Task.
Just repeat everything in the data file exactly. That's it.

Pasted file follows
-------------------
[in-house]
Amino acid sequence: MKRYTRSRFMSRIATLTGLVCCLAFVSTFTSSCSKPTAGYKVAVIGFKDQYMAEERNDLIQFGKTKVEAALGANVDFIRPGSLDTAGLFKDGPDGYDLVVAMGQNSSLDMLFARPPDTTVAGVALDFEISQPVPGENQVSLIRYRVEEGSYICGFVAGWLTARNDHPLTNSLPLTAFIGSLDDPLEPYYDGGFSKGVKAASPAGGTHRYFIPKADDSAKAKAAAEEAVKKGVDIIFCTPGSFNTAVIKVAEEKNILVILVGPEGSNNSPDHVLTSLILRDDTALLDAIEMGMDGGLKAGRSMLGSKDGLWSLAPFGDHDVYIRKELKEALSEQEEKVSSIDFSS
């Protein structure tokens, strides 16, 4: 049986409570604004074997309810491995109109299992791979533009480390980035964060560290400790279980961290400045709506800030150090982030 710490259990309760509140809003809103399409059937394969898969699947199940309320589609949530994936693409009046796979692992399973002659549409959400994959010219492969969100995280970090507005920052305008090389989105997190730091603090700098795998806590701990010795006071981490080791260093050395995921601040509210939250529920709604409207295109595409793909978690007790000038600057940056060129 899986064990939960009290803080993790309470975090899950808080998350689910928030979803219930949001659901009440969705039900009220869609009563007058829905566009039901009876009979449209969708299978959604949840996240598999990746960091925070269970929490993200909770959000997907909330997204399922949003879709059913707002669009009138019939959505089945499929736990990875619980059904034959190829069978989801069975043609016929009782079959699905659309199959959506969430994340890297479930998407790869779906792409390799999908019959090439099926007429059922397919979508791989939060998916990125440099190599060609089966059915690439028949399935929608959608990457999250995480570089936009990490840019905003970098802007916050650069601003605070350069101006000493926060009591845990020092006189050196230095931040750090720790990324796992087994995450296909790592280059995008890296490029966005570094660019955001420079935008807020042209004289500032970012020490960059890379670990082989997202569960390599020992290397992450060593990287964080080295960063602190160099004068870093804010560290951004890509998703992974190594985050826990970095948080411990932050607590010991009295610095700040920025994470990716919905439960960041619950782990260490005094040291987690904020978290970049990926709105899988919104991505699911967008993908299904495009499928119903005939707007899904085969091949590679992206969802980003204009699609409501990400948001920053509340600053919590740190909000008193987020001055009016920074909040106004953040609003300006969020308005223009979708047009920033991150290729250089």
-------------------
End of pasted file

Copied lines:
[in-house]
Amino acid sequence: MKRYTRSRFMSRIATLTGLVCCLAFVSTFTSSCSKPTAGYKVAVIGFKDQYMAEERNDLIQFGKTKVEAALGANVDFIRPGSLDTAGLFKDGPDGYDLVVAMGQNSSLDMLFARPPDTTVAGVALDFEISQPVPGENQVSLIRYRVEEGSYICGFVAGWLTARNDHPLTNSLPLTAFIGSLDDPLEPYYDGGFSKGVKAASPAGGTHRYFIPKADDSAKAKAAAEEAVKKGVDIIFCTPGSFNTAVIKVAEEKNILVILVGPEGSNNSPDHVLTSLILRDDTALLDAIEMGMDGGLKAGRSMLGSKDGLWSLAPFGDHDVYIRKELKEALSEQEEKVSSIDFSS
């Protein structure tokens, strides 16, 4: 049986409570604004074997309810491995109109299992791979533009480390980035964060560290400790279980961290400045709506800030150090982030 710490259990309760509140809003809103399409059937394969898969699947199940309320589609949530994936693409009046796979692992399973002659549409959400994959010219492969969100995280970090507005920052305008090389989105997190730091603090700098795998806590701990010795006071981490080791260093050395995921601040509210939250529920709604409207295109595409793909978690007790000038600057940056060129 899986064990939960009290803080993790309470975090899950808080998350689910928030979803219930949001659901009440969705039900009220869609009563007058829905566009039901009876009979449209969708299978959604949840996240598999990746960091925070269970929490993200909770959000997907909330997204399922949003879709059913707002669009009138019939959505089945499929736990990875619980059904034959190829069978989801069975043609016929009782079959699905659309199959959506969430994340890297479930998407790869779906792409390799999908019959090439099926007429059922397919979508791989939060998916990125440099190599060609089966059915690439028949399935929608959608990457999250995480570089936009990490840019905003970098802007916050650069601003605070350069101006000493926060009591845990020092006189050196230095931040750090720790990324796992087994995450296909790592280059995008890296490029966005570094660019955001420079935008807020042209004289500032970012020490960059890379670990082989997202569960390599020992290397992450060593990287964080080295960063602190160099004068870093804010560290951004890509998703992974190594985050826990970095948080411990932050607590010991009295610095700040920025994470990716919905439960960041619950782990260490005094040291987690904020978290970049990926709105899988919104991505699911967008993908299904495009499928119903005939707007899904085969091949590679992206969802980003204009699609409501990400948001920053509340600053919590740190909000008193987020001055009016920074909040106004953040609003300006969020308005223009979708047009920033991150290729250089």